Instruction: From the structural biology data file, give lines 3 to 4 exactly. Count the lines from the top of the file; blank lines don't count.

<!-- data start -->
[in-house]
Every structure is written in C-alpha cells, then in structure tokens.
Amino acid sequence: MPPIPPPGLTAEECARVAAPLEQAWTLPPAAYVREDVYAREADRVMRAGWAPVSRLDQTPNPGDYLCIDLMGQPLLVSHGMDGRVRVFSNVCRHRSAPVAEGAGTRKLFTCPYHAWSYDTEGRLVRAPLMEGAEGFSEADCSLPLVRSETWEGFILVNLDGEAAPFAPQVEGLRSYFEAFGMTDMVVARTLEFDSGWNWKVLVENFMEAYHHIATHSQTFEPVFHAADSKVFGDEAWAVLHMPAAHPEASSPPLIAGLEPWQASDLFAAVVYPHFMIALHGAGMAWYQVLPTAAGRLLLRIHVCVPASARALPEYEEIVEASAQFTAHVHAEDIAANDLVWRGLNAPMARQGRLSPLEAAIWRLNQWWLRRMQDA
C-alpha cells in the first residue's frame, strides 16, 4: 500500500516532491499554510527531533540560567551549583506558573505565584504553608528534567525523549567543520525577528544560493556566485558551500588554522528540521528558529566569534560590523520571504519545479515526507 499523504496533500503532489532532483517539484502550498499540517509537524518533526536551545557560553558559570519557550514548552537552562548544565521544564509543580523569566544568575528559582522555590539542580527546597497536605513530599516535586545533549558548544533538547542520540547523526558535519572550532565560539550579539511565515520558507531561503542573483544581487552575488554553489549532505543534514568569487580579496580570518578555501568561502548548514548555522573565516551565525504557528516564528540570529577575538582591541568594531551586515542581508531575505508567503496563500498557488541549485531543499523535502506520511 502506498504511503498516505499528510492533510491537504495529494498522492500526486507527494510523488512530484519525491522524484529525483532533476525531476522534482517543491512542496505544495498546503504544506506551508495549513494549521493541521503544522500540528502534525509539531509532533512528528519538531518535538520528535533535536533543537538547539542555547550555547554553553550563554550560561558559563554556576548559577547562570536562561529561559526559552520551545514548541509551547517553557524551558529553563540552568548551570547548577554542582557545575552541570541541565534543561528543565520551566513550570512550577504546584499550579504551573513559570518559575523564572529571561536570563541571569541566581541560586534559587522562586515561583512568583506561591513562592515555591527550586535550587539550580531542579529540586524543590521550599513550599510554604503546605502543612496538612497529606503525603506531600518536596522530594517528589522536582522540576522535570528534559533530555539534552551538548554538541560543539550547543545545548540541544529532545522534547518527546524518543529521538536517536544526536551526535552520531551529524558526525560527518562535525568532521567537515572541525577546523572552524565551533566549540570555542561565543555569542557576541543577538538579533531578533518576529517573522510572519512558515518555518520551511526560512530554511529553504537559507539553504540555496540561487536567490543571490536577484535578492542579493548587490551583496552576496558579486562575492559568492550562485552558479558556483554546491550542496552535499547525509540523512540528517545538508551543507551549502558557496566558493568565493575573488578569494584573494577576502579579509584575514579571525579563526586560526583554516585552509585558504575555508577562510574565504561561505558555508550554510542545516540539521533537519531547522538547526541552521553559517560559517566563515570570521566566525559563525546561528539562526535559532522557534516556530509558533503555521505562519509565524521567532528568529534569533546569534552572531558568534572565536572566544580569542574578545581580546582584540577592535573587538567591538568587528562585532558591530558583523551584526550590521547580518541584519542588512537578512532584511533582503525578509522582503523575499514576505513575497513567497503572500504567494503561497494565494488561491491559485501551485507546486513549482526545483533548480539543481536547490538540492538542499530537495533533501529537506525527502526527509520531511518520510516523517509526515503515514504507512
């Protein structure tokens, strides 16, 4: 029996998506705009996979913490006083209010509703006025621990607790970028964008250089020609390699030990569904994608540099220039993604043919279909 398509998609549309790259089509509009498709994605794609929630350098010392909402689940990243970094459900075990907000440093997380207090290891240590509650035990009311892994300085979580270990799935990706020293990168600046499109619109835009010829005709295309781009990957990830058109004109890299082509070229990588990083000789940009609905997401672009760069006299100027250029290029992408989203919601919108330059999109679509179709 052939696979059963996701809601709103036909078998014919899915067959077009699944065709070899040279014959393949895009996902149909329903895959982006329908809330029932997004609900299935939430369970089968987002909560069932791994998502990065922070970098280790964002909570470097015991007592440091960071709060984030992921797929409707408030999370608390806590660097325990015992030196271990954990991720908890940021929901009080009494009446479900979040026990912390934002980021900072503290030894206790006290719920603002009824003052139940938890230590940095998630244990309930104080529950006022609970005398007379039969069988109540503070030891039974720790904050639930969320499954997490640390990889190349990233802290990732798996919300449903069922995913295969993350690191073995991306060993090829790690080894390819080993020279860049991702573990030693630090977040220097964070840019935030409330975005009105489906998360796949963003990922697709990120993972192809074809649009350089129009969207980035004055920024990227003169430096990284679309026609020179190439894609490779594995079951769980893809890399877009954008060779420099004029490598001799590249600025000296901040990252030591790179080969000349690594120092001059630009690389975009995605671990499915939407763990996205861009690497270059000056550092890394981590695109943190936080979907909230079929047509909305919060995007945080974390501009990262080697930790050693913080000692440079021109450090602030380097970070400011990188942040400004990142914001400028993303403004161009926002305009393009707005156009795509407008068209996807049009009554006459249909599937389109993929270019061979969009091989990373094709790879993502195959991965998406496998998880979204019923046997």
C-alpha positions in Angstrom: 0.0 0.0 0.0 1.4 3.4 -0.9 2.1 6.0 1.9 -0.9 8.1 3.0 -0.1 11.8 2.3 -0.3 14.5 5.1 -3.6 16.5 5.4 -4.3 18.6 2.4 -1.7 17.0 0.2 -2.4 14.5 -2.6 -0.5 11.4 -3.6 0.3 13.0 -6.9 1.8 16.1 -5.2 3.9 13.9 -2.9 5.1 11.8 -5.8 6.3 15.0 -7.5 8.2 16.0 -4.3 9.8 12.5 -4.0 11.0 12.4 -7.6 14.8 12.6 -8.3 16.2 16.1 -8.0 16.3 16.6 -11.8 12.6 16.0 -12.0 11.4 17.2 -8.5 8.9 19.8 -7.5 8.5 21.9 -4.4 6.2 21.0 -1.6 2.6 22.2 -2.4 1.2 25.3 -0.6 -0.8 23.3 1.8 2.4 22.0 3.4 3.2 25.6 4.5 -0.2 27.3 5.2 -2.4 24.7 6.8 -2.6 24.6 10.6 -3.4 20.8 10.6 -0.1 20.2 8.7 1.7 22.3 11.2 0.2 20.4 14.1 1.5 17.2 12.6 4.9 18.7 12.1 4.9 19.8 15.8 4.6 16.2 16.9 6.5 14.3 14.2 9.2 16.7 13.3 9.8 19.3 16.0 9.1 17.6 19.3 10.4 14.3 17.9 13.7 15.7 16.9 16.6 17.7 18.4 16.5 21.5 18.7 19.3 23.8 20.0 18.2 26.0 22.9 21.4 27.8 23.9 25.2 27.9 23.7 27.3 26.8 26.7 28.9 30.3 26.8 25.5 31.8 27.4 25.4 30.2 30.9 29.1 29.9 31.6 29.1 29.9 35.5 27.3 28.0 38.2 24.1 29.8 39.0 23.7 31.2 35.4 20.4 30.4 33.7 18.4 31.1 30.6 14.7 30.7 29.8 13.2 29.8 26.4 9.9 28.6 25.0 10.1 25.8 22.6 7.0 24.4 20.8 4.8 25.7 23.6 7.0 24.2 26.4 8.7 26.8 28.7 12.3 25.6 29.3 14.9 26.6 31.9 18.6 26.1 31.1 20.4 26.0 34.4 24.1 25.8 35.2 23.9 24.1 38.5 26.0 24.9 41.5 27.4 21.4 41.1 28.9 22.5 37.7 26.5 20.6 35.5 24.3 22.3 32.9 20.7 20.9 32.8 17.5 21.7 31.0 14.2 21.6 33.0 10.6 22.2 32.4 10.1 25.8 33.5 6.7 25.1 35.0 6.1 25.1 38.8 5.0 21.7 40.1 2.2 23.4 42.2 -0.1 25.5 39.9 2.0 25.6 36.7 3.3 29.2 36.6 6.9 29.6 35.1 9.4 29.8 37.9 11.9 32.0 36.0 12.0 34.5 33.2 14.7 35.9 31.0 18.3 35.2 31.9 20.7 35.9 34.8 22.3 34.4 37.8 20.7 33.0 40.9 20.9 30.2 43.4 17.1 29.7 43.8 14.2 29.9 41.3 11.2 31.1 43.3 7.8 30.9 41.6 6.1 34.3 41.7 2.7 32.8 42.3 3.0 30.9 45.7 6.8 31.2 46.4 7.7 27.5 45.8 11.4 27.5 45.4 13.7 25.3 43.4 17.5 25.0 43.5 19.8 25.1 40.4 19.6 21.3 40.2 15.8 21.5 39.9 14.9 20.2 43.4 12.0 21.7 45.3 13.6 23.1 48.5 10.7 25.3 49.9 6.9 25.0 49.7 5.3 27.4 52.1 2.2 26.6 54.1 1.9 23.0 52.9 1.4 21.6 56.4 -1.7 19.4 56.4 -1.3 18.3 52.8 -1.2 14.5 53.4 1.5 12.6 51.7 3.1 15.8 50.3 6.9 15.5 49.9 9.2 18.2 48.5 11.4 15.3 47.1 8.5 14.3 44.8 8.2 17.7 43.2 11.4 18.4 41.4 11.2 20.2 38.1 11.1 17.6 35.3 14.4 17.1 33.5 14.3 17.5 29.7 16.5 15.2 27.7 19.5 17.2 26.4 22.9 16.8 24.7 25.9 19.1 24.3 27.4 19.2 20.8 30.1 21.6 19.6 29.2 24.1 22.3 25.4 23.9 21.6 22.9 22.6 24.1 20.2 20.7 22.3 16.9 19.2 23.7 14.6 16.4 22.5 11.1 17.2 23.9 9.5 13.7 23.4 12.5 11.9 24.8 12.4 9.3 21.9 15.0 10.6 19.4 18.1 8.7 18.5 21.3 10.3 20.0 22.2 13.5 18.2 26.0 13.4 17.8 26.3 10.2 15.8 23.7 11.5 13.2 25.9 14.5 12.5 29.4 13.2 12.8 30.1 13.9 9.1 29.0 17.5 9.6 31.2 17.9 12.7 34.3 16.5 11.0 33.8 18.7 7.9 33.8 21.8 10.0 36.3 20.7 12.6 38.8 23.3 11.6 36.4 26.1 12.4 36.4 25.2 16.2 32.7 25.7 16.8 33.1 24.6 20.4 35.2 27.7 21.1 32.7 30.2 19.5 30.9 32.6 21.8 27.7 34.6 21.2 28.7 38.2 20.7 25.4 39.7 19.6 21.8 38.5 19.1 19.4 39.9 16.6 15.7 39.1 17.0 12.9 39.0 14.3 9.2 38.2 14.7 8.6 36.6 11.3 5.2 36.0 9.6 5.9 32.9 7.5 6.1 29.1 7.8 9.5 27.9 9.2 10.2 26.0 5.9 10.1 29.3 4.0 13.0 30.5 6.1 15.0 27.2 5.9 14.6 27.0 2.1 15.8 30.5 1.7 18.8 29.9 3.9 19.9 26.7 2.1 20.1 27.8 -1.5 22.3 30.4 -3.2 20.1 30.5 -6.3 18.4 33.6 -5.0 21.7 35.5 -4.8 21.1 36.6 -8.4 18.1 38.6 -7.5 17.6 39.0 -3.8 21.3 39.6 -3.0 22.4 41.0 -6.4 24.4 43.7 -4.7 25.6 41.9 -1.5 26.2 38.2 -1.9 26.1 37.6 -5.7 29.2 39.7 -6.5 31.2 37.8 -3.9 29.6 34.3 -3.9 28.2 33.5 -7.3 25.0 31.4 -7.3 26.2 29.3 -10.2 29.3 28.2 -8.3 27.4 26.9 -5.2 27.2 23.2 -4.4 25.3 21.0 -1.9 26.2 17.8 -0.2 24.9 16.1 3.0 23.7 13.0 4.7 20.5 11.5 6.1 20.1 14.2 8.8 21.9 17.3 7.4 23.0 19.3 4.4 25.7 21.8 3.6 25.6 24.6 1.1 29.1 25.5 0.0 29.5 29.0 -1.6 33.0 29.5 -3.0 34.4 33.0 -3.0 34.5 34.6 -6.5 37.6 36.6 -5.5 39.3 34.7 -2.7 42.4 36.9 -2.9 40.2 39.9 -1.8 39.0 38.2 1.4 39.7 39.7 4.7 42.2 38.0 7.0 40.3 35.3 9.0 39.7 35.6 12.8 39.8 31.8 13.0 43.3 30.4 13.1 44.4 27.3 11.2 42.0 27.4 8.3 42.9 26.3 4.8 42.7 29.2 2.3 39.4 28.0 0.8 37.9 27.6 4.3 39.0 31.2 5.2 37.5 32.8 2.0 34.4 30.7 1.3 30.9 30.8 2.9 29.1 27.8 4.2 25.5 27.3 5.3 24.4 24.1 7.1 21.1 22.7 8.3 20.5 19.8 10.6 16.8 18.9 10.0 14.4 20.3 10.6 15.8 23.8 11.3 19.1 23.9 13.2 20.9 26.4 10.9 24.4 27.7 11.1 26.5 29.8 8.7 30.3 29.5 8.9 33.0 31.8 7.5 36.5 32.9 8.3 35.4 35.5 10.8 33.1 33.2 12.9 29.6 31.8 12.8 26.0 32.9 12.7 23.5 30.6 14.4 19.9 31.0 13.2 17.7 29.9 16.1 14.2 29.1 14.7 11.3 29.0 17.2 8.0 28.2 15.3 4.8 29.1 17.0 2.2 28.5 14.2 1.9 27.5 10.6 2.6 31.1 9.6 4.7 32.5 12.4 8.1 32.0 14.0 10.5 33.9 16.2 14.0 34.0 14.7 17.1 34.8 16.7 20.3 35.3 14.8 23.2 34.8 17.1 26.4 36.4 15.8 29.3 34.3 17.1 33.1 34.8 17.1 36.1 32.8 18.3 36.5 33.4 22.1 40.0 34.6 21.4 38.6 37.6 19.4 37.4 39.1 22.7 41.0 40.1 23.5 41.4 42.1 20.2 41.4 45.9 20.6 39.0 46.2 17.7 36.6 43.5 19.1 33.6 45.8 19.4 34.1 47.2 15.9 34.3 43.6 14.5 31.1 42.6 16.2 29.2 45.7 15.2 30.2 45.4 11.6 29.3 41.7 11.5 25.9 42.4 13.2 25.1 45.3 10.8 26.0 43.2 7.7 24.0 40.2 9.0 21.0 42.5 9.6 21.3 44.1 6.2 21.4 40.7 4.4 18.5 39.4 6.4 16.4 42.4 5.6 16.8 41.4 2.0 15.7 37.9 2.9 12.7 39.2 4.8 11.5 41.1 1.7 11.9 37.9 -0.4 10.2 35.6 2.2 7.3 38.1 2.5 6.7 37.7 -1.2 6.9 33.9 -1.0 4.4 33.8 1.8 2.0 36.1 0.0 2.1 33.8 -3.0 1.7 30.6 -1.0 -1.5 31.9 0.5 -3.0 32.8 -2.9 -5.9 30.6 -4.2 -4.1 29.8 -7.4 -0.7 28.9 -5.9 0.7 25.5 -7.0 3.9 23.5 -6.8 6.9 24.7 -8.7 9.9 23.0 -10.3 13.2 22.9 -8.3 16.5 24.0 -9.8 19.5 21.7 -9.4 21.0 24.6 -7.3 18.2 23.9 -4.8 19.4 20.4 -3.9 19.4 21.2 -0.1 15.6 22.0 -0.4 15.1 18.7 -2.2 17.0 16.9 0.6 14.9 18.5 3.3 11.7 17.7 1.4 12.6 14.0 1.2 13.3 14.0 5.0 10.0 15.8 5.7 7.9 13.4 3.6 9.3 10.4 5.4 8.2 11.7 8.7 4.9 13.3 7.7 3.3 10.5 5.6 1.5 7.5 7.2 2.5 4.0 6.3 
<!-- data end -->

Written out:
Amino acid sequence: MPPIPPPGLTAEECARVAAPLEQAWTLPPAAYVREDVYAREADRVMRAGWAPVSRLDQTPNPGDYLCIDLMGQPLLVSHGMDGRVRVFSNVCRHRSAPVAEGAGTRKLFTCPYHAWSYDTEGRLVRAPLMEGAEGFSEADCSLPLVRSETWEGFILVNLDGEAAPFAPQVEGLRSYFEAFGMTDMVVARTLEFDSGWNWKVLVENFMEAYHHIATHSQTFEPVFHAADSKVFGDEAWAVLHMPAAHPEASSPPLIAGLEPWQASDLFAAVVYPHFMIALHGAGMAWYQVLPTAAGRLLLRIHVCVPASARALPEYEEIVEASAQFTAHVHAEDIAANDLVWRGLNAPMARQGRLSPLEAAIWRLNQWWLRRMQDA
C-alpha cells in the first residue's frame, strides 16, 4: 500500500516532491499554510527531533540560567551549583506558573505565584504553608528534567525523549567543520525577528544560493556566485558551500588554522528540521528558529566569534560590523520571504519545479515526507 499523504496533500503532489532532483517539484502550498499540517509537524518533526536551545557560553558559570519557550514548552537552562548544565521544564509543580523569566544568575528559582522555590539542580527546597497536605513530599516535586545533549558548544533538547542520540547523526558535519572550532565560539550579539511565515520558507531561503542573483544581487552575488554553489549532505543534514568569487580579496580570518578555501568561502548548514548555522573565516551565525504557528516564528540570529577575538582591541568594531551586515542581508531575505508567503496563500498557488541549485531543499523535502506520511 502506498504511503498516505499528510492533510491537504495529494498522492500526486507527494510523488512530484519525491522524484529525483532533476525531476522534482517543491512542496505544495498546503504544506506551508495549513494549521493541521503544522500540528502534525509539531509532533512528528519538531518535538520528535533535536533543537538547539542555547550555547554553553550563554550560561558559563554556576548559577547562570536562561529561559526559552520551545514548541509551547517553557524551558529553563540552568548551570547548577554542582557545575552541570541541565534543561528543565520551566513550570512550577504546584499550579504551573513559570518559575523564572529571561536570563541571569541566581541560586534559587522562586515561583512568583506561591513562592515555591527550586535550587539550580531542579529540586524543590521550599513550599510554604503546605502543612496538612497529606503525603506531600518536596522530594517528589522536582522540576522535570528534559533530555539534552551538548554538541560543539550547543545545548540541544529532545522534547518527546524518543529521538536517536544526536551526535552520531551529524558526525560527518562535525568532521567537515572541525577546523572552524565551533566549540570555542561565543555569542557576541543577538538579533531578533518576529517573522510572519512558515518555518520551511526560512530554511529553504537559507539553504540555496540561487536567490543571490536577484535578492542579493548587490551583496552576496558579486562575492559568492550562485552558479558556483554546491550542496552535499547525509540523512540528517545538508551543507551549502558557496566558493568565493575573488578569494584573494577576502579579509584575514579571525579563526586560526583554516585552509585558504575555508577562510574565504561561505558555508550554510542545516540539521533537519531547522538547526541552521553559517560559517566563515570570521566566525559563525546561528539562526535559532522557534516556530509558533503555521505562519509565524521567532528568529534569533546569534552572531558568534572565536572566544580569542574578545581580546582584540577592535573587538567591538568587528562585532558591530558583523551584526550590521547580518541584519542588512537578512532584511533582503525578509522582503523575499514576505513575497513567497503572500504567494503561497494565494488561491491559485501551485507546486513549482526545483533548480539543481536547490538540492538542499530537495533533501529537506525527502526527509520531511518520510516523517509526515503515514504507512